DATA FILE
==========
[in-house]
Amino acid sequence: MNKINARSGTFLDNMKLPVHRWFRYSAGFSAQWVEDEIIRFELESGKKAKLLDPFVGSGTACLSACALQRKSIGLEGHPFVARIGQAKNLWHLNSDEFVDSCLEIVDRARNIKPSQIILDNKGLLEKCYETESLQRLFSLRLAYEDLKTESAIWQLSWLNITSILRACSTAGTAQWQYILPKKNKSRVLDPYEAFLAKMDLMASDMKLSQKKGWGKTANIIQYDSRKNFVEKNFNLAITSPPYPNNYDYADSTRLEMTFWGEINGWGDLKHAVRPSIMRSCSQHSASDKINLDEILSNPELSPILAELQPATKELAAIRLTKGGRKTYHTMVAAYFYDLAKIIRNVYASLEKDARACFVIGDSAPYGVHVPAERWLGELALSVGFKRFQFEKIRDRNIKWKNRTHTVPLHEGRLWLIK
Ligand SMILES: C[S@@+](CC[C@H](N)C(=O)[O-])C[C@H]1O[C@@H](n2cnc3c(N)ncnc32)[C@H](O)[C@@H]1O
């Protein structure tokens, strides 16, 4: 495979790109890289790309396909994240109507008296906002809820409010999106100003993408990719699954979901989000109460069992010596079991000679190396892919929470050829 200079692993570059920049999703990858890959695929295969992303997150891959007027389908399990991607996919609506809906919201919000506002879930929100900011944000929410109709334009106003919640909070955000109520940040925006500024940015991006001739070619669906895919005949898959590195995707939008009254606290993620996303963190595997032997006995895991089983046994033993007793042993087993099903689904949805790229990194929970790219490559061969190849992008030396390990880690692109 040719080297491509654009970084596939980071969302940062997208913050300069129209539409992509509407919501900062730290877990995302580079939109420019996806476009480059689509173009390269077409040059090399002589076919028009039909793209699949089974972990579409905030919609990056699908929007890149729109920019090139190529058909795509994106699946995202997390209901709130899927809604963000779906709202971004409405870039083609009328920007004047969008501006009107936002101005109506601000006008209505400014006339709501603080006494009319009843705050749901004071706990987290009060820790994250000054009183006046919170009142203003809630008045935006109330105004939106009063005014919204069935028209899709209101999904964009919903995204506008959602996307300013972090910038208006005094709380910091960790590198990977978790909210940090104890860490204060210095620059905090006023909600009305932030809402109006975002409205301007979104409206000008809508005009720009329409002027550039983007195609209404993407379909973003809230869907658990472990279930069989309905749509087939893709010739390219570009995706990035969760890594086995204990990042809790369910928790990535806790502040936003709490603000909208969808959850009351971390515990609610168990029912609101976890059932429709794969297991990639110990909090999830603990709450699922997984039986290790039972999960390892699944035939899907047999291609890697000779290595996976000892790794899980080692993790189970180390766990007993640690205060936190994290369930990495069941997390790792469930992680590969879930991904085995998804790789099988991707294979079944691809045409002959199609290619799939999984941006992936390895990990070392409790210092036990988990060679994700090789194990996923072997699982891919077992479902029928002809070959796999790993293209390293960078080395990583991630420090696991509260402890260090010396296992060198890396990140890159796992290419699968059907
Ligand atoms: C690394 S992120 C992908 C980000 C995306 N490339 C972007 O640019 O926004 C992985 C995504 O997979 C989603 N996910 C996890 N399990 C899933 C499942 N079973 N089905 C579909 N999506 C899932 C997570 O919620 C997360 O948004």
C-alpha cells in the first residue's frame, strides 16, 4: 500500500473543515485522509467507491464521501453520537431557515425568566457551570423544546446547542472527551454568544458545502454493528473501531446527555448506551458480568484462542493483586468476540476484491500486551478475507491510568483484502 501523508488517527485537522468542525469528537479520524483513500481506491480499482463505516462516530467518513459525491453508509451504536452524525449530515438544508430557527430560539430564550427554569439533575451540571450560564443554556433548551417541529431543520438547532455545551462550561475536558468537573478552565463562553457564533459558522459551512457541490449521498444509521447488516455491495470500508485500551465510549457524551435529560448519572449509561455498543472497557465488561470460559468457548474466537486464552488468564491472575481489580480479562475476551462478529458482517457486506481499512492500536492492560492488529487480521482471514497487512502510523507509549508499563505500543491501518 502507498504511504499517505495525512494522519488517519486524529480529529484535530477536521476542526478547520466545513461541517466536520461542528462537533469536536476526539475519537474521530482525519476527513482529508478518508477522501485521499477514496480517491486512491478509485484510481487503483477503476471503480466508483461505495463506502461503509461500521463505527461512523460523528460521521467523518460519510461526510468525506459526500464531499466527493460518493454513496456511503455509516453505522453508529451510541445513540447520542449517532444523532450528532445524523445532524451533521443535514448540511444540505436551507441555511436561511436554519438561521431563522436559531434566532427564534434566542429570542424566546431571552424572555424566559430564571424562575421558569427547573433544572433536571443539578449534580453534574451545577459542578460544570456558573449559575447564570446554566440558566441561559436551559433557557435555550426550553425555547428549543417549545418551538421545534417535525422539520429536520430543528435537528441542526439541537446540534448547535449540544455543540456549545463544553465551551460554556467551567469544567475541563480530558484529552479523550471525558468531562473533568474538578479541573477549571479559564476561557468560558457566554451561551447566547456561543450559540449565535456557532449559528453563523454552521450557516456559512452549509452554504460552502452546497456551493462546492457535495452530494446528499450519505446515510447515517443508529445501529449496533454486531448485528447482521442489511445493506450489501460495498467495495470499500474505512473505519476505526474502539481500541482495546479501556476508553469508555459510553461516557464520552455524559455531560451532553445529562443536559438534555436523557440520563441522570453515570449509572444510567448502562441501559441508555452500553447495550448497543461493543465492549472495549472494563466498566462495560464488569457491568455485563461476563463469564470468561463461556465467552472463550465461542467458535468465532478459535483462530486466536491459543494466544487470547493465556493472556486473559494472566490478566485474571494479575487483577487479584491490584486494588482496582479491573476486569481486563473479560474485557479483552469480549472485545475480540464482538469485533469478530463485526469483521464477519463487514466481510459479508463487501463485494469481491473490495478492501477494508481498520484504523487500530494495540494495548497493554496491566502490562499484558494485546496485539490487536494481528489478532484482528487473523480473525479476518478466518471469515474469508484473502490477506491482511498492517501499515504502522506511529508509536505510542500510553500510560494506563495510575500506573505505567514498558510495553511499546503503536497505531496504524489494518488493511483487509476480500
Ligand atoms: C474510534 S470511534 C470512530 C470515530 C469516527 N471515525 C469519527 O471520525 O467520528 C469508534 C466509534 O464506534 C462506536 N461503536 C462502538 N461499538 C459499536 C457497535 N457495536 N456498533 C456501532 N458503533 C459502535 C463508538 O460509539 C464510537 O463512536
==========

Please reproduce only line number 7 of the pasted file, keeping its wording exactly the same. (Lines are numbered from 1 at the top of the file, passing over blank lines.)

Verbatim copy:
Ligand atoms: C474510534 S470511534 C470512530 C470515530 C469516527 N471515525 C469519527 O471520525 O467520528 C469508534 C466509534 O464506534 C462506536 N461503536 C462502538 N461499538 C459499536 C457497535 N457495536 N456498533 C456501532 N458503533 C459502535 C463508538 O460509539 C464510537 O463512536